Kill that energy bill
Let’s start with some numbers*.
There are around 12.5 million installed base stations. Radio networks worldwide consume 700 TWh of energy yearly. That’s about the same as the total average annual output of the world’s 20 largest power generating facilities, including the gargantuan hydropower plants at China’s Three Gorges and Brazil’s Itaipu dams.
Operators spend an estimated EUR 72 billion per year on energy to run their base stations.
The numbers are rising too, as demand for mobile services grows. During 2015 – 2016 there was an average 3% increase in the base station population and an average 4% rise in the energy they used. Yet, operator revenues are not keeping pace, putting pressure on profitability.
An operator in South East Asia was one of those finding itself being squeezed between revenue and costs. With rising energy costs and more or less flat revenues, it asked Nokia to help optimize its network. Modernizing hardware and altering parameters enabled cost savings through de-activating some transmitters and removing some RF heads without any drop in network performance. In addition, several base station sites now use software to shut down hardware when there is no traffic.
This operator reduced power consumption by 11%
Overall, the operator is benefiting from 11% lower power consumption, CO2 emissions and diesel oil costs.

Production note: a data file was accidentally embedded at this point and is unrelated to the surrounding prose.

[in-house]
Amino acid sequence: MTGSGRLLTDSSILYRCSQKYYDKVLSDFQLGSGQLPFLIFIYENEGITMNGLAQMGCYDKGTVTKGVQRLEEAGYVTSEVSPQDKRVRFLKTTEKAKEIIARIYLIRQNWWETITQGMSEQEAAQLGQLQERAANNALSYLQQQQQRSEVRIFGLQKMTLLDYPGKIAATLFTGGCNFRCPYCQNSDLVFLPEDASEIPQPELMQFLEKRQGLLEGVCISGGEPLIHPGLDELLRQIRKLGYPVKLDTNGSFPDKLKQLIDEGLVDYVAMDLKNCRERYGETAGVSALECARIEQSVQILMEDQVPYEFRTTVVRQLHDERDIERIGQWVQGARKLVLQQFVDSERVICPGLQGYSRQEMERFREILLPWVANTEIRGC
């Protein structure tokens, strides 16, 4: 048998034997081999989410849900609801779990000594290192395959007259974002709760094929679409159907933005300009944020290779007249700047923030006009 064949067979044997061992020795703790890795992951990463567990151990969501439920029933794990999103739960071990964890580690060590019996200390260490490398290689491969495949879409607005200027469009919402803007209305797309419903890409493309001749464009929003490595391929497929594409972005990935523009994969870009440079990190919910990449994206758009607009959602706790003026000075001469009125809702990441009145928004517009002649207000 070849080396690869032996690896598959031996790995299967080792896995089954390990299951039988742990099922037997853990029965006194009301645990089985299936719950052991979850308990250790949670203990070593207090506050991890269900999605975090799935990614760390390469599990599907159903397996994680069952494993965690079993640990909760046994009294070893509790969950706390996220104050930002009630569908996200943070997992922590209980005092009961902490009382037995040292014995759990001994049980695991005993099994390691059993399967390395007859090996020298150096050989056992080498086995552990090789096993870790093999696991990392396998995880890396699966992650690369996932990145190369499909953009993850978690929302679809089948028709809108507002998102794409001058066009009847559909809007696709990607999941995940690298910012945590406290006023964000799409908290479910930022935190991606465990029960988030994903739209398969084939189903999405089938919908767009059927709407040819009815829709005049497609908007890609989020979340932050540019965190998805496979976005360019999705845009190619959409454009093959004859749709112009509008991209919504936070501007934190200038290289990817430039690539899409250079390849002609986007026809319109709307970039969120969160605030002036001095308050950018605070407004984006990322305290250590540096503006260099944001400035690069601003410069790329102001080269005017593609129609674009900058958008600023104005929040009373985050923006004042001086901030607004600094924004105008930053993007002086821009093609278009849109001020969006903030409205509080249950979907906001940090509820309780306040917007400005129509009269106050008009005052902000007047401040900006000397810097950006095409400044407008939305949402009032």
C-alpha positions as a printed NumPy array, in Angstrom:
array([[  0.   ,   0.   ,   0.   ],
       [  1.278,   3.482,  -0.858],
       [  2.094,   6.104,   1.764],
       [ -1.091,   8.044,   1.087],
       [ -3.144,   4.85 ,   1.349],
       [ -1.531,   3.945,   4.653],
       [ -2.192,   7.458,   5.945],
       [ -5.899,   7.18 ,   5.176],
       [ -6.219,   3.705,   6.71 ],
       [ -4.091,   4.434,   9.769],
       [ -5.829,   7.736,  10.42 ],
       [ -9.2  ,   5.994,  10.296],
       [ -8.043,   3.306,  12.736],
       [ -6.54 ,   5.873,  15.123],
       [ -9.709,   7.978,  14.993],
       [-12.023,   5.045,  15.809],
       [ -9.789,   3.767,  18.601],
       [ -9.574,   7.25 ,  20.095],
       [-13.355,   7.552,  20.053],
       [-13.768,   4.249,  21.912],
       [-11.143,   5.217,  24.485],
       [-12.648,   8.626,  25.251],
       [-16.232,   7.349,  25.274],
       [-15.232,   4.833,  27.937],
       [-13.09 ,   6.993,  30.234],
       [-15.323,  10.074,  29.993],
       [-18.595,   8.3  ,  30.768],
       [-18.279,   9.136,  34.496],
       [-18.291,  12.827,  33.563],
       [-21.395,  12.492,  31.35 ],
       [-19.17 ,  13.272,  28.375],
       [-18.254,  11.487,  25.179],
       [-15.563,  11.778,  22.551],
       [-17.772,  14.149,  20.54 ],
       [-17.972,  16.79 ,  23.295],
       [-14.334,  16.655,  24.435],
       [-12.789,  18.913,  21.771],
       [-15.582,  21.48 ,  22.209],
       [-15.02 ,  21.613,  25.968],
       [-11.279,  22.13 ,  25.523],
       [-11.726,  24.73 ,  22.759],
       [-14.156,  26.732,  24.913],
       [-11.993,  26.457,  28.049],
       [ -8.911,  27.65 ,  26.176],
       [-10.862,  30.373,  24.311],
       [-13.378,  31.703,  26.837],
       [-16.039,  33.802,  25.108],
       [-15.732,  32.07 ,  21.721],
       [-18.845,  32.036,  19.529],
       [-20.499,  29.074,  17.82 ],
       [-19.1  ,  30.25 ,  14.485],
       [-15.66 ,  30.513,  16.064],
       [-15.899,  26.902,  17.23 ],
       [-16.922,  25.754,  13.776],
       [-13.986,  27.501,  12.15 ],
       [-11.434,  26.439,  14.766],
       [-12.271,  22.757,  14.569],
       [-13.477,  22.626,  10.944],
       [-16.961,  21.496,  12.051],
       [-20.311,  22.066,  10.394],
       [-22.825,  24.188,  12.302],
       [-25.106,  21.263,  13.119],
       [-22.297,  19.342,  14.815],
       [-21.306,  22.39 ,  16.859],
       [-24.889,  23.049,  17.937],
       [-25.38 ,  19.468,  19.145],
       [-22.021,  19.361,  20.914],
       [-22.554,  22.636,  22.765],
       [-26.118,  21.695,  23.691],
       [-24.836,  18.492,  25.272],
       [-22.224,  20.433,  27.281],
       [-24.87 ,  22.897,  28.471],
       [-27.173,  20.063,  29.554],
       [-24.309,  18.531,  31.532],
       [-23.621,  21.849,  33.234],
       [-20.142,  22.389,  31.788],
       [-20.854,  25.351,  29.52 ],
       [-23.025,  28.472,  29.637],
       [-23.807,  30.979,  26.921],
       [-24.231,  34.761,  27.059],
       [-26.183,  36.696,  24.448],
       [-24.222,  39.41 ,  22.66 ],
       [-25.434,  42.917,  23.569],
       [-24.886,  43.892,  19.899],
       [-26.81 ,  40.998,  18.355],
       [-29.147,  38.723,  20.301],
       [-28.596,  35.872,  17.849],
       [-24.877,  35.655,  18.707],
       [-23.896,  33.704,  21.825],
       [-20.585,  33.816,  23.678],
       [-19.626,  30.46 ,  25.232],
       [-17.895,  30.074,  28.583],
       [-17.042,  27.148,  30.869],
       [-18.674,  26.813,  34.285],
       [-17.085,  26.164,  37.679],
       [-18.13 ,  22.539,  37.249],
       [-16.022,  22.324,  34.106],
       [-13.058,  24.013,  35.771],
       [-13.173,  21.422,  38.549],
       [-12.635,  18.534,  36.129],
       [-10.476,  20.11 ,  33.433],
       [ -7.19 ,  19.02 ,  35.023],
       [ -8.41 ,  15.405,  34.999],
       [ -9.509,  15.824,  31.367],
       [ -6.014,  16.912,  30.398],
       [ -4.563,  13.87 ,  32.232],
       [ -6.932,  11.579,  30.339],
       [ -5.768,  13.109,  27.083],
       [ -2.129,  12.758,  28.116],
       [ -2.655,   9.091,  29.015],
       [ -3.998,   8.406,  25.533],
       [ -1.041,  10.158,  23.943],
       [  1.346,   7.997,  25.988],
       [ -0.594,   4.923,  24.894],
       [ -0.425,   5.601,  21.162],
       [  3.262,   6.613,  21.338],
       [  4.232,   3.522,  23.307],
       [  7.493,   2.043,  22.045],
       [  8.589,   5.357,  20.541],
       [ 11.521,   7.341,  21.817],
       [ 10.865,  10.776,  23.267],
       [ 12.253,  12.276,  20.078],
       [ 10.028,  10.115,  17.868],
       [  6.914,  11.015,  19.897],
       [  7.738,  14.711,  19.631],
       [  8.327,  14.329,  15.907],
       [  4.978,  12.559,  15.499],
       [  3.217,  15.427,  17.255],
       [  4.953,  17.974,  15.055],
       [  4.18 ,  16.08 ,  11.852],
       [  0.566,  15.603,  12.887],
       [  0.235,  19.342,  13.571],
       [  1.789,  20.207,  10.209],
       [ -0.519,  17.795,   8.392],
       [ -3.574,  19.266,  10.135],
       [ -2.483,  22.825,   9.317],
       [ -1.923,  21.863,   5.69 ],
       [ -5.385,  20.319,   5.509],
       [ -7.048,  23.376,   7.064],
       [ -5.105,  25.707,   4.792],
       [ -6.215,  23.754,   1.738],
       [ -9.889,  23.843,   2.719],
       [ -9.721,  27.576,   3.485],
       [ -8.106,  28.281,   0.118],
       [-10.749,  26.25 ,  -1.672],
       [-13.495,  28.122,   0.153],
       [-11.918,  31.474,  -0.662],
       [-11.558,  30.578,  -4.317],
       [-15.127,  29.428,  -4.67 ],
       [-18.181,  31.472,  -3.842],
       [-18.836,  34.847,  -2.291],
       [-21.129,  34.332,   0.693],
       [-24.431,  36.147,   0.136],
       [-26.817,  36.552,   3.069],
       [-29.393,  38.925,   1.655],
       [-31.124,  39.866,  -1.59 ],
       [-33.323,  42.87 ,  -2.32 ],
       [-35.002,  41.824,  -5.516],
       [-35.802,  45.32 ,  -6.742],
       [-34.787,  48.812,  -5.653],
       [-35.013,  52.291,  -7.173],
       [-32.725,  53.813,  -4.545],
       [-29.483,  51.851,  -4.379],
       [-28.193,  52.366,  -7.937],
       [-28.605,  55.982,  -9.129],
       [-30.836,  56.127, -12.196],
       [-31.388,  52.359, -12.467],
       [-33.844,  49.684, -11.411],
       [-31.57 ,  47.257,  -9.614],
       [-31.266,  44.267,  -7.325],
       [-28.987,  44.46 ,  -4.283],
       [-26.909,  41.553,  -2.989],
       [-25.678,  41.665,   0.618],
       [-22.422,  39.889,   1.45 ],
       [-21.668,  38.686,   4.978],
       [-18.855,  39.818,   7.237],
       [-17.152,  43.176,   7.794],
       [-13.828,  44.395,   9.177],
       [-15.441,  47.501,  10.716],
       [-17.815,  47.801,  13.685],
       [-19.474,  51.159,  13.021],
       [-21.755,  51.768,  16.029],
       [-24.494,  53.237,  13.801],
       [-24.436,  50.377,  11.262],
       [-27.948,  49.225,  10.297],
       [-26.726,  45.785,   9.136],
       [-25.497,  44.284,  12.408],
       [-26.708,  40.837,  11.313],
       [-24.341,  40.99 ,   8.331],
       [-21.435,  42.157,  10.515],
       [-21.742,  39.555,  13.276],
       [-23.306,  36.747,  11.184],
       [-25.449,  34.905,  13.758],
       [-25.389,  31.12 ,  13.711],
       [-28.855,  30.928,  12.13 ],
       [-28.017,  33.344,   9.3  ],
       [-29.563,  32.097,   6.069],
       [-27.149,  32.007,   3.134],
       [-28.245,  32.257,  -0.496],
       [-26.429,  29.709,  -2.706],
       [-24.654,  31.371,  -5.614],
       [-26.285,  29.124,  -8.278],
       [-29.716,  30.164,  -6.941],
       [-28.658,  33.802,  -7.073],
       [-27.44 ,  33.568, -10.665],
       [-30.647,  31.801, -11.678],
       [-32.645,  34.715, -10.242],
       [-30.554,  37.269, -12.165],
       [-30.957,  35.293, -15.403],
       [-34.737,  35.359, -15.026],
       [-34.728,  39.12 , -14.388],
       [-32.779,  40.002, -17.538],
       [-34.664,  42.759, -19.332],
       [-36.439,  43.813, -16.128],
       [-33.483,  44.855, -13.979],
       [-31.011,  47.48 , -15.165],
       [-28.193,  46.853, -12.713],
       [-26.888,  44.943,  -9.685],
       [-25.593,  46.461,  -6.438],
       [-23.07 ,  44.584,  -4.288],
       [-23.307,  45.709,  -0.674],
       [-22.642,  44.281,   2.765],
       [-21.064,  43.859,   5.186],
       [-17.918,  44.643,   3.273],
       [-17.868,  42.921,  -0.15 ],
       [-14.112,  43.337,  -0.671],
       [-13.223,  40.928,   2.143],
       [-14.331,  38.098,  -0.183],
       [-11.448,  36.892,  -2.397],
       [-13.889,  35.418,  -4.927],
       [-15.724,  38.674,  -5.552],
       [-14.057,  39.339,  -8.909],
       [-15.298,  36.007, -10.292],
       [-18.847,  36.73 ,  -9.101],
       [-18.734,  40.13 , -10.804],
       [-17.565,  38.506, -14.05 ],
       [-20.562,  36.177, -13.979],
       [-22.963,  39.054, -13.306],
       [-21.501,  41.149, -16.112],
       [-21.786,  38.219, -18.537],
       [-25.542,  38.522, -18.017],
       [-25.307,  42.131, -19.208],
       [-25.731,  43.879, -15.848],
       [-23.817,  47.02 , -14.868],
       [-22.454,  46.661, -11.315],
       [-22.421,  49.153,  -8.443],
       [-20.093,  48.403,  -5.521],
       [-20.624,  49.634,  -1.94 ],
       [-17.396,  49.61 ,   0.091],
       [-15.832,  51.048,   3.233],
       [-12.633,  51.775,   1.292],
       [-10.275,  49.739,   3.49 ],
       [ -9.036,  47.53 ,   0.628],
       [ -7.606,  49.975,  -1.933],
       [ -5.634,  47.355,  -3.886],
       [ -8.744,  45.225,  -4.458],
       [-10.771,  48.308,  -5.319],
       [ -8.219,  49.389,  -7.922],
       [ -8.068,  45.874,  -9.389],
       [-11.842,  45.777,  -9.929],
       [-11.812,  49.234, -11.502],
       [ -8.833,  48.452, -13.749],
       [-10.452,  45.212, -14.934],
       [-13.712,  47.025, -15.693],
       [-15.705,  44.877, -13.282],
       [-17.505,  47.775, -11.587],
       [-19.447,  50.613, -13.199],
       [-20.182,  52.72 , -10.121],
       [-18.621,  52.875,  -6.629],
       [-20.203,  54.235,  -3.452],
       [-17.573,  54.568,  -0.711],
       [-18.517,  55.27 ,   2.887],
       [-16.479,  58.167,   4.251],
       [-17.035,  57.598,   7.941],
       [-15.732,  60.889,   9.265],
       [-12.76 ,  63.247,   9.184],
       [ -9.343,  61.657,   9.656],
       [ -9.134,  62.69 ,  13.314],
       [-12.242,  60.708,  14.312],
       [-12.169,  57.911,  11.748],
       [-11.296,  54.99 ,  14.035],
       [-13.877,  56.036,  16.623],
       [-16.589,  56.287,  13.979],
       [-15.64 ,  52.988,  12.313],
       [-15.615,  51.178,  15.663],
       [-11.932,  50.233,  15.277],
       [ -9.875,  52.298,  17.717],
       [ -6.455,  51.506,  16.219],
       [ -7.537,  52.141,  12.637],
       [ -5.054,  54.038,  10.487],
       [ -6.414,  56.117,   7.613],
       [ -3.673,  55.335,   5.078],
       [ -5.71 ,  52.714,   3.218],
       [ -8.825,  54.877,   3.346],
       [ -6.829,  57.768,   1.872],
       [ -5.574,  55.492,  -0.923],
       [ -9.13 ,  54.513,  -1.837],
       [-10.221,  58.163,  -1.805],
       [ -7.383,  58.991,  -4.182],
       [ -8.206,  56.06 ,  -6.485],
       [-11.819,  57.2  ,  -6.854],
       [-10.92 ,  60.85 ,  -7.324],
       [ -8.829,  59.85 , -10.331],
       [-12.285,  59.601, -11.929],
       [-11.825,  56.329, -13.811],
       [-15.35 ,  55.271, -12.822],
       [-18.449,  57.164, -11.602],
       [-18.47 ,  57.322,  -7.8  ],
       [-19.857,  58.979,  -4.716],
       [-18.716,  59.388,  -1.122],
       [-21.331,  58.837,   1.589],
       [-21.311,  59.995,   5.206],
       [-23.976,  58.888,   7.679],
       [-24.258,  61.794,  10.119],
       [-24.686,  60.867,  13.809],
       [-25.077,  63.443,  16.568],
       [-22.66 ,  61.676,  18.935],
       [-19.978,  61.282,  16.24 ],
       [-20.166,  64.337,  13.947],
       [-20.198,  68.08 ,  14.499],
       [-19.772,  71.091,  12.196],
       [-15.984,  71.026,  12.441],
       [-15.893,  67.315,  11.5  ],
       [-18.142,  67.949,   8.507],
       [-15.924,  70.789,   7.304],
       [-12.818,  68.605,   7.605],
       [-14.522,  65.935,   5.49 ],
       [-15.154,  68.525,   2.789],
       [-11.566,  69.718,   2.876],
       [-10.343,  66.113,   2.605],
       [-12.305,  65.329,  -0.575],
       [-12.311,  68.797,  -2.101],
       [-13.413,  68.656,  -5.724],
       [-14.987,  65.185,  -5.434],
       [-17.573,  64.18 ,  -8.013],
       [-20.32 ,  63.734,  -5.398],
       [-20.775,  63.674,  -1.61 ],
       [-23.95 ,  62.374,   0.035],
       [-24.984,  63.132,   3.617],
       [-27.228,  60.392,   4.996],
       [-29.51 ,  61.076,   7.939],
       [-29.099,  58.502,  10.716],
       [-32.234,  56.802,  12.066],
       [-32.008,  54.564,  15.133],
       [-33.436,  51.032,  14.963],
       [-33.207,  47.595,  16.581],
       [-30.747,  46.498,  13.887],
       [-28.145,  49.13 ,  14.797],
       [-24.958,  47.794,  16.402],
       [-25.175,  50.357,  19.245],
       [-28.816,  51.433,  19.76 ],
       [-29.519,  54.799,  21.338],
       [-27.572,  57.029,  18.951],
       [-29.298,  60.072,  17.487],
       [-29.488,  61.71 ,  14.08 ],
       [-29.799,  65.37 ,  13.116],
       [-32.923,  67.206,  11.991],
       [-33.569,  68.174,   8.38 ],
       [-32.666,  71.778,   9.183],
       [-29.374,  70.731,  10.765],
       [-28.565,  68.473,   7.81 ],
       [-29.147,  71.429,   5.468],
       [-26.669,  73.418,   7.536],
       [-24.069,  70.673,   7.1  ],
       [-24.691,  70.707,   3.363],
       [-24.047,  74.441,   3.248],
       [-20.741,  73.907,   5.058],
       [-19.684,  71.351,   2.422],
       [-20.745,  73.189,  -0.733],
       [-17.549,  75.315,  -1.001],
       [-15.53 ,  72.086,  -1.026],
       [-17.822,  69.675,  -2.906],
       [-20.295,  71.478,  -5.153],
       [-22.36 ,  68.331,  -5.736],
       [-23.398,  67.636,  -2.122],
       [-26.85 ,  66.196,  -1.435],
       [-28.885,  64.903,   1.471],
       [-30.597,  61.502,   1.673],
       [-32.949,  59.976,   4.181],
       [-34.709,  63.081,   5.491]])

It’s a good example of how optimization and modernization can reduce network operational costs, but there are many other ways too. Monitoring energy use is a good way to identify and address excess use.
Huge gains in energy efficiency can be achieved by upgrading to the latest generation radio network infrastructure. Nokia AirScale Base Stations, for example, are highly integrated, with multiband radios and 28 Gbps baseband connectivity to reduce energy consumption. They have been shown to use 60% lower energy than legacy base stations in the field. This particular operator is considering using AirScale along with Nokia Single RAN to further improve its energy use.
Introducing more renewable energy generation, like wind and solar power, to base station sites can also deliver huge energy cost savings. And there’s plenty of scope – only 0.1% of energy used by radio sites worldwide is from solar power. With the cost of renewable technologies continuing to plummet, renewable capacity can be ramped up with gains along the way. Even a small deployment will provide a valuable return on investment by reducing the amount of grid power or diesel fuel used. Furthermore, renewable energy generation is an essential part of the journey towards zero emission networks.
With radio networks accounting for something like 80% of an operator’s total energy bill, the business case for reducing energy costs is hard to deny. The numbers couldn’t be clearer.
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* Based on analyst reports and Nokia calculations